Croatian scientific bibliography (CROSBI)



Bibliographic record number: 101412

Journal

Authors: Marković, Ksenija; Hruškar, Mirjana; Vahčić, Nada
Title: Nitrates and Nitrites in Spinach
( Nitrates and Nitrites in Spinach )
Source: Proceedings of the 4th Croatian Congress of Food Technologists, Biotechnologists and Nutritionists Central European Meeting / Tripalo, B. (ed). - Zagreb : Faculty of Food Technology and Biotechnology , 2002. 460-467.
Meeting: The 4th Croatian Congress of Food Technologists, Biotechnologists and Nutritionists
Location and date: Opatija, Hrvatska, 3-5.10.2001.
Keywords: nitrates; nitrites; spinach; spinach meal
( nitrates; nitrites; spinach; spinach meal )
Abstract:
Vegetables, including spinach (Spinacia oleracea L.), constitute the major source of nitrate providing 72-94% of the average daily human dietary intakes. The presence of nitrate in vegetables is a serious threat to man`s health, not so much due to its toxicity, which is low, but for the dangerous compounds it originates in the organism (methaemoglobin and nitrosamines). Nitrate concentration during spinach cultivation is influenced by the mineral N fertilization, weather conditions, season and regional differences. Remarkable differences have been observed between the leaf petiole and blade in nitrate (4062 vs 925 mg/kg of fresh mass). The content of nitrite in spinach is low, but high contents have been found, probably due to improper storage conditions during transportation (the activity of nitrate reductase in spinach leaves). The aim of this study was to determine the nitrates and nitrites content (using spectrophotometric method) in samples of frozen and fresh spinach different producers purchased from market and changes in their content after cooking and preparing the meal, after keeping 4 hours at room temperature (24C) and after 24 hours storage in refrigerator (4C) with additional heating to consumating temperature. Results showed that nitrite content in fresh spinach was in the range from 0.26 to 25.90 mg/kg and in frozen spinach from 0.26 to 3.46 mg/kg. Nitrate content in fresh spinach was range from 95.79 to 415.08 mg/kg and in frozen spinach from 93.53 to 2208.39 mg/kg. In both species of investigated samples, after cooking (preparing a meal) , 4 and 24 hours storage with additional heating to consumating temperature, nitrite content was increased while nitrate content was decreased.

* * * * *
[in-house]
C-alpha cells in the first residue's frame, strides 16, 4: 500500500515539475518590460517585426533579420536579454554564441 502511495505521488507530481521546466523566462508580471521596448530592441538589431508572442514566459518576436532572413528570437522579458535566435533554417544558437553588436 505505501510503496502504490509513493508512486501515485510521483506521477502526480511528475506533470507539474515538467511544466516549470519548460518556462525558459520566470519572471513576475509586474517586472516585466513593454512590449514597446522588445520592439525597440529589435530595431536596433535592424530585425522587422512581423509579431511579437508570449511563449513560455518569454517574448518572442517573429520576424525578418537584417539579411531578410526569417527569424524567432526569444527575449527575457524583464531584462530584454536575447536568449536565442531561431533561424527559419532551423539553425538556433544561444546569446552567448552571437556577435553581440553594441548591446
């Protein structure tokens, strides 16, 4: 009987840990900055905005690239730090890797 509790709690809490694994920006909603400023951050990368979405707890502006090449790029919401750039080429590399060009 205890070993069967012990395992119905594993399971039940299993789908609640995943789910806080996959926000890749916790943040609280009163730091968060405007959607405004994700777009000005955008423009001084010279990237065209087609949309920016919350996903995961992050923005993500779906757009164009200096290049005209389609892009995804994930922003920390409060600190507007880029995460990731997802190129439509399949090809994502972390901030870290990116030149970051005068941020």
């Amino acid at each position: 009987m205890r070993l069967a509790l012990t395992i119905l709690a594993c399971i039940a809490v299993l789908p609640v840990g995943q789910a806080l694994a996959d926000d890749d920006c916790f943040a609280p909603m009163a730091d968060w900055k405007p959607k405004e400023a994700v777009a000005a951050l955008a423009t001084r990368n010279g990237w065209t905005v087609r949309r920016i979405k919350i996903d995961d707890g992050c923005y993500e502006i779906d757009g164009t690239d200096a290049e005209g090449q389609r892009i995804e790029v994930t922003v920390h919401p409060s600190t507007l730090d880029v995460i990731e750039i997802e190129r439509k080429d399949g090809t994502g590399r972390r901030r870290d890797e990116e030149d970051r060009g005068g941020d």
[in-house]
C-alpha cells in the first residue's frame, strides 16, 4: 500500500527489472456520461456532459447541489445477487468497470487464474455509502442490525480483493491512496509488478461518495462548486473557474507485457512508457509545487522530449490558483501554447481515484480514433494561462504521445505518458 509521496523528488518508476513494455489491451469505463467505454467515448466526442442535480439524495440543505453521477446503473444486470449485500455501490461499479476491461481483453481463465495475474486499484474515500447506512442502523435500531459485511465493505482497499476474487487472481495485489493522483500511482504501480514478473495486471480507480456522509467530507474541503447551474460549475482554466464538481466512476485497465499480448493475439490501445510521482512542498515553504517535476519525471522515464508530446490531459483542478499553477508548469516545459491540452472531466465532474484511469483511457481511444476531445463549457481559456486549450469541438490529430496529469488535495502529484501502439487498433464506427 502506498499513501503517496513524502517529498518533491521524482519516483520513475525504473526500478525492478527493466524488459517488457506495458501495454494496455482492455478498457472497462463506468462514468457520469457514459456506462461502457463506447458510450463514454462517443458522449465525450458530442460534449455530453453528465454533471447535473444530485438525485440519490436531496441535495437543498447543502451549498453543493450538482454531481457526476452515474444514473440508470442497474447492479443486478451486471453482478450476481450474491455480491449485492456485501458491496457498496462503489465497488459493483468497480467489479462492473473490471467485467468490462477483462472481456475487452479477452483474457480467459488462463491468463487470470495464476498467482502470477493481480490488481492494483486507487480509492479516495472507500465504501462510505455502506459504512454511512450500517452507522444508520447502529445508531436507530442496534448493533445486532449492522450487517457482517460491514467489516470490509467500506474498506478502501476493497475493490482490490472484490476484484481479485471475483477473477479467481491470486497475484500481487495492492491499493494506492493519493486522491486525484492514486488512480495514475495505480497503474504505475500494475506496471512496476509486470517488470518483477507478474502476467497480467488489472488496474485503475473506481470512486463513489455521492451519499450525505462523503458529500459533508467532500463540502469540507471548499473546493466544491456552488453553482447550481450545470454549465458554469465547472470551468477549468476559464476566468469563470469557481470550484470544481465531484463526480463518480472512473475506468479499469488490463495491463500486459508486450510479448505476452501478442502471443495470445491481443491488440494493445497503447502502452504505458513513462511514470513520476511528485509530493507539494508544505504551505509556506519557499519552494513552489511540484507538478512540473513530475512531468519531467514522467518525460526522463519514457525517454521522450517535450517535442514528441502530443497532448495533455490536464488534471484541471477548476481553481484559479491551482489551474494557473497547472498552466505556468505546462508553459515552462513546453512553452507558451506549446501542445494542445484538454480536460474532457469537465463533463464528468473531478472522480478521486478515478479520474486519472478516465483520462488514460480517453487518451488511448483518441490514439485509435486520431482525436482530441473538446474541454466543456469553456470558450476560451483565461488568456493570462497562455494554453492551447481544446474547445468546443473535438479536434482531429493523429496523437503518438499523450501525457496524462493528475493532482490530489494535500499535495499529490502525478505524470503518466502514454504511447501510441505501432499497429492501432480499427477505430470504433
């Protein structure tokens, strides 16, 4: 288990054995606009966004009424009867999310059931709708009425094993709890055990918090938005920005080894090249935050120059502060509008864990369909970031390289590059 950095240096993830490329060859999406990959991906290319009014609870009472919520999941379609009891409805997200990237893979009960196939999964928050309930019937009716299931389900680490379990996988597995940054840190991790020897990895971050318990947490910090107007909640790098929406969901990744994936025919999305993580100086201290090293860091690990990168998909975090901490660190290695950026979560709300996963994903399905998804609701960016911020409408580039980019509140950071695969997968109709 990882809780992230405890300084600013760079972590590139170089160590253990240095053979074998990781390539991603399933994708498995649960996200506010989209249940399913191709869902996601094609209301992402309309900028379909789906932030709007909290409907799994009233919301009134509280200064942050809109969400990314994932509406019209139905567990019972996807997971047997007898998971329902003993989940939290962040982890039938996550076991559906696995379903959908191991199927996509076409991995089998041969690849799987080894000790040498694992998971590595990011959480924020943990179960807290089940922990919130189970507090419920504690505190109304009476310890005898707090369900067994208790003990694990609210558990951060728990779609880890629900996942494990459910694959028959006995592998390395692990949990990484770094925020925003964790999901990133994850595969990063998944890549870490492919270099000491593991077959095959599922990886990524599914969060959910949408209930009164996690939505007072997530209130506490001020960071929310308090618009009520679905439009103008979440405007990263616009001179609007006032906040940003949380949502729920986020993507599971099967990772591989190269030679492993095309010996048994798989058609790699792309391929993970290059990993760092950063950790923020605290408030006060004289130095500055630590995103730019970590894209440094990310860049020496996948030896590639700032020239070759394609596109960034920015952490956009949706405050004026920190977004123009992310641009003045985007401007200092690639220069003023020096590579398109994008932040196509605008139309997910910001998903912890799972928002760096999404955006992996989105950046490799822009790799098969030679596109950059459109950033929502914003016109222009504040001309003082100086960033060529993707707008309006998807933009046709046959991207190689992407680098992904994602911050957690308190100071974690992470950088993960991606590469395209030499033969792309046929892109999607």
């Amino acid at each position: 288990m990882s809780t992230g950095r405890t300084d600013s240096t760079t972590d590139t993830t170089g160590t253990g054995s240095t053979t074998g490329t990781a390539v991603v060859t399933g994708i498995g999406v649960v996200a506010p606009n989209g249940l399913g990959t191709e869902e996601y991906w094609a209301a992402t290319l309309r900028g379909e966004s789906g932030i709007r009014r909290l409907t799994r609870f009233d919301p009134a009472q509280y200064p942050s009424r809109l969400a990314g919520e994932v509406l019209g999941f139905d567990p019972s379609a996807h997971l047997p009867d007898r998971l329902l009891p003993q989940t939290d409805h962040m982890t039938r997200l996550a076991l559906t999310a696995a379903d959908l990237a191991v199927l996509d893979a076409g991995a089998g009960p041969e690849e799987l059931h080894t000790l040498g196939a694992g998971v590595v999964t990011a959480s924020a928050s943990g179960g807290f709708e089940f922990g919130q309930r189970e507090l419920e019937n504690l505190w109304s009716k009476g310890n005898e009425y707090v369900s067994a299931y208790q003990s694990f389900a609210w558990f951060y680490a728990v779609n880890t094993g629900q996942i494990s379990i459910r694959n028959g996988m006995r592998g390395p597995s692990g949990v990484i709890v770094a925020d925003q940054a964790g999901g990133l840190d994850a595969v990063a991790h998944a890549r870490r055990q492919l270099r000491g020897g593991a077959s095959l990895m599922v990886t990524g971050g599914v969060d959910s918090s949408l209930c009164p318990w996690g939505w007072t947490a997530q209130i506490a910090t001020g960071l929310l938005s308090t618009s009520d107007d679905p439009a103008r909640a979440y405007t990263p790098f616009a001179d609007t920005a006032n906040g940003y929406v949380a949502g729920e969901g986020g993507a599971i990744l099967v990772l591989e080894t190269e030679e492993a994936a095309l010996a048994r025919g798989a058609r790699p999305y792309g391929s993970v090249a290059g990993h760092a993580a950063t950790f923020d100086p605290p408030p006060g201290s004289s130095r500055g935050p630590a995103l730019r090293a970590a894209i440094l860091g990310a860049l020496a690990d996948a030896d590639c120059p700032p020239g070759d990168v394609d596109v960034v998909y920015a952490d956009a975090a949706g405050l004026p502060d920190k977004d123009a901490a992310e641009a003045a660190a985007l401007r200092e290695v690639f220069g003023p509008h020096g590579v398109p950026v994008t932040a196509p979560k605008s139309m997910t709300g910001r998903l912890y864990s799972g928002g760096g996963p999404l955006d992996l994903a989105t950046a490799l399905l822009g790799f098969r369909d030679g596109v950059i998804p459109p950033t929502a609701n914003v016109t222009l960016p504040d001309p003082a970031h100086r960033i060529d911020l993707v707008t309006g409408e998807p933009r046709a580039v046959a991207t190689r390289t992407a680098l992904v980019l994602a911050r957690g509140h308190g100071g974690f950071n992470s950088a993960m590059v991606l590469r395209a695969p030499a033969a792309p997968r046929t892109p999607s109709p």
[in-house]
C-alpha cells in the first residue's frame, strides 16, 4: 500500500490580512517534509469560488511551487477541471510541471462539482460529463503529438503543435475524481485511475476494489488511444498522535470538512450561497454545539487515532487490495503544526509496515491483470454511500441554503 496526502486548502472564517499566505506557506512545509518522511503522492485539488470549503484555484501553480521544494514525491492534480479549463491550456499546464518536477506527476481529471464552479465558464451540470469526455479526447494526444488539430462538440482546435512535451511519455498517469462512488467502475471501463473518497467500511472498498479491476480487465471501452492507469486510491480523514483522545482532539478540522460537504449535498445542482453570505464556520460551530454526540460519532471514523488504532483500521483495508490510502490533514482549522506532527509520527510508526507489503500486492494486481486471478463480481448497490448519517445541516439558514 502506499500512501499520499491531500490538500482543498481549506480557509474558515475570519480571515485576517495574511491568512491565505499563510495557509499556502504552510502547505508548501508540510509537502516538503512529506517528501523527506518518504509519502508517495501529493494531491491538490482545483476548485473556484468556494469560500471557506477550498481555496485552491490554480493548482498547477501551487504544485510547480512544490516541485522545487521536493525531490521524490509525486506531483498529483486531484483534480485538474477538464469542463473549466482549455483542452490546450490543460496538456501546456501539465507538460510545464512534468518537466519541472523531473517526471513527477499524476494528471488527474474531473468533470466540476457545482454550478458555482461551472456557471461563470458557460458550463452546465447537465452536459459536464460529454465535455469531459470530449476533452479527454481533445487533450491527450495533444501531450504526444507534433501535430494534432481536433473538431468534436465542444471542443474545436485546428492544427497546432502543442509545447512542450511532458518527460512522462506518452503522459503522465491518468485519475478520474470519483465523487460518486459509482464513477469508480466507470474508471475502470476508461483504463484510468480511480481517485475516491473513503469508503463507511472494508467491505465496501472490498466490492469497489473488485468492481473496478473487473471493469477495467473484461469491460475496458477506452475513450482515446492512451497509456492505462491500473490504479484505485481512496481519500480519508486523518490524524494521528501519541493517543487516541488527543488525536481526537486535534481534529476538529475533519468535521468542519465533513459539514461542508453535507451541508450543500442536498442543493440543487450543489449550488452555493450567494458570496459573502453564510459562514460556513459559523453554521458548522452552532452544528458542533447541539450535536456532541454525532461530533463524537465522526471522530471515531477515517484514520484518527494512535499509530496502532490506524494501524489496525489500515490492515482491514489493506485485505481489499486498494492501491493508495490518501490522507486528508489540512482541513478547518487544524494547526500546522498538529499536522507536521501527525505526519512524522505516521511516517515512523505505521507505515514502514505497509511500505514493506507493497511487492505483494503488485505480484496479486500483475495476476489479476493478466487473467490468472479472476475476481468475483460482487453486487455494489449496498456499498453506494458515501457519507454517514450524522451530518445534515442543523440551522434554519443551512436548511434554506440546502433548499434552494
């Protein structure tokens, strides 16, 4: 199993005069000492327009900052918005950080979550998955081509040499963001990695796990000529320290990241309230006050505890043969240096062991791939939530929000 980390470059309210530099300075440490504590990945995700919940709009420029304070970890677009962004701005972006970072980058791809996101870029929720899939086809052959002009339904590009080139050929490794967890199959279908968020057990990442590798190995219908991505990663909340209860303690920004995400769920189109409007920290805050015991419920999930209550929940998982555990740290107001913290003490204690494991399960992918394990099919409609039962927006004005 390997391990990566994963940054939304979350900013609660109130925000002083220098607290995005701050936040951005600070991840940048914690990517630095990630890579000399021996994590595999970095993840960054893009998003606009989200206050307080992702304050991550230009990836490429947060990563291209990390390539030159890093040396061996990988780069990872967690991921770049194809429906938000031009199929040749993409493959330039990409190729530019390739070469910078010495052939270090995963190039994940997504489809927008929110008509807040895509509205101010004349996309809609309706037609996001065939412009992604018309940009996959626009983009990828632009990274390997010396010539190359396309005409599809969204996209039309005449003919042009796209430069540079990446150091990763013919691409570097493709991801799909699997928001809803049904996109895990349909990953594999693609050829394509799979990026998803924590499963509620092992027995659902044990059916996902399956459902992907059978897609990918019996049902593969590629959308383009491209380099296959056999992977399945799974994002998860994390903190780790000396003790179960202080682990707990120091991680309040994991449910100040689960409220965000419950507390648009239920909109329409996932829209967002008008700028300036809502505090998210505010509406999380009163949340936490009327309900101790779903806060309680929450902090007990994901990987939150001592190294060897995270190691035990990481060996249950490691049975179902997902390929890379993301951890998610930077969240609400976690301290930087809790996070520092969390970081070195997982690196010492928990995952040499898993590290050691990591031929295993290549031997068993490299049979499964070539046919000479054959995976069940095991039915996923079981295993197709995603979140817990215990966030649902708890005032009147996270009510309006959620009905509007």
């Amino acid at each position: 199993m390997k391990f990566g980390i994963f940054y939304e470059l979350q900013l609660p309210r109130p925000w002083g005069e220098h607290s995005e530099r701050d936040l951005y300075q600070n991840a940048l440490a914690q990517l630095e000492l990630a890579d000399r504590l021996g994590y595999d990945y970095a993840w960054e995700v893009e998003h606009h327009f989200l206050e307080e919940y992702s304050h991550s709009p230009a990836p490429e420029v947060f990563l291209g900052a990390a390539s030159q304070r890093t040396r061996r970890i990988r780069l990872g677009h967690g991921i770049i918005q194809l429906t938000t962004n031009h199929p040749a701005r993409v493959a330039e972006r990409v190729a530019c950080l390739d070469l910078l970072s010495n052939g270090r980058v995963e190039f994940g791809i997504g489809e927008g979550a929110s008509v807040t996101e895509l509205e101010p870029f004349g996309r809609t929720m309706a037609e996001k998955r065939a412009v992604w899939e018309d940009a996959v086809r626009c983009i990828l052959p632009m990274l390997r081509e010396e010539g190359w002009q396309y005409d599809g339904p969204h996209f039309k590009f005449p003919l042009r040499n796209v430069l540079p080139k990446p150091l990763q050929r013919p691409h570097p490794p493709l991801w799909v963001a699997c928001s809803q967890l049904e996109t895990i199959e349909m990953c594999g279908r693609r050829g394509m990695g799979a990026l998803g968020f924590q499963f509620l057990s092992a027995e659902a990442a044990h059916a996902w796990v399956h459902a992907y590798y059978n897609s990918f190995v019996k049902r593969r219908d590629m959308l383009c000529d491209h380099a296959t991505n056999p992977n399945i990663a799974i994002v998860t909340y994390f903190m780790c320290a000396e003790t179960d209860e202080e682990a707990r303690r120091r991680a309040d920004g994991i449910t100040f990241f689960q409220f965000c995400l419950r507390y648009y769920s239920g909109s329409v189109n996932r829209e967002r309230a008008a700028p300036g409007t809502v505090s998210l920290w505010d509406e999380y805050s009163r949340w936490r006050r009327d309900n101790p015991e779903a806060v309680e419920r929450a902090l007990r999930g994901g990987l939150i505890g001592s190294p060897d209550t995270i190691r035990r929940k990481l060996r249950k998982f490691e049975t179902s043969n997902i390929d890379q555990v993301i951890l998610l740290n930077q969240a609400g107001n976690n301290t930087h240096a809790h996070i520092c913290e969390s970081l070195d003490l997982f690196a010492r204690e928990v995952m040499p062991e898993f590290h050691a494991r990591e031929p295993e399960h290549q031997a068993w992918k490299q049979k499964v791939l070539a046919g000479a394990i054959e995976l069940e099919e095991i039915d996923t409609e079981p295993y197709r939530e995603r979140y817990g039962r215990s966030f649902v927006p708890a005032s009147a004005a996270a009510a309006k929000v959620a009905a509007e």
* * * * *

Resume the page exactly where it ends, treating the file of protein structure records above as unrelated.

Type of meeting: Poster
Type of presentation in a journal: Full-text (1500 words and more)
Type of peer-review: International peer-review
Project / theme: 058301
Original language: eng
Category: Znanstveni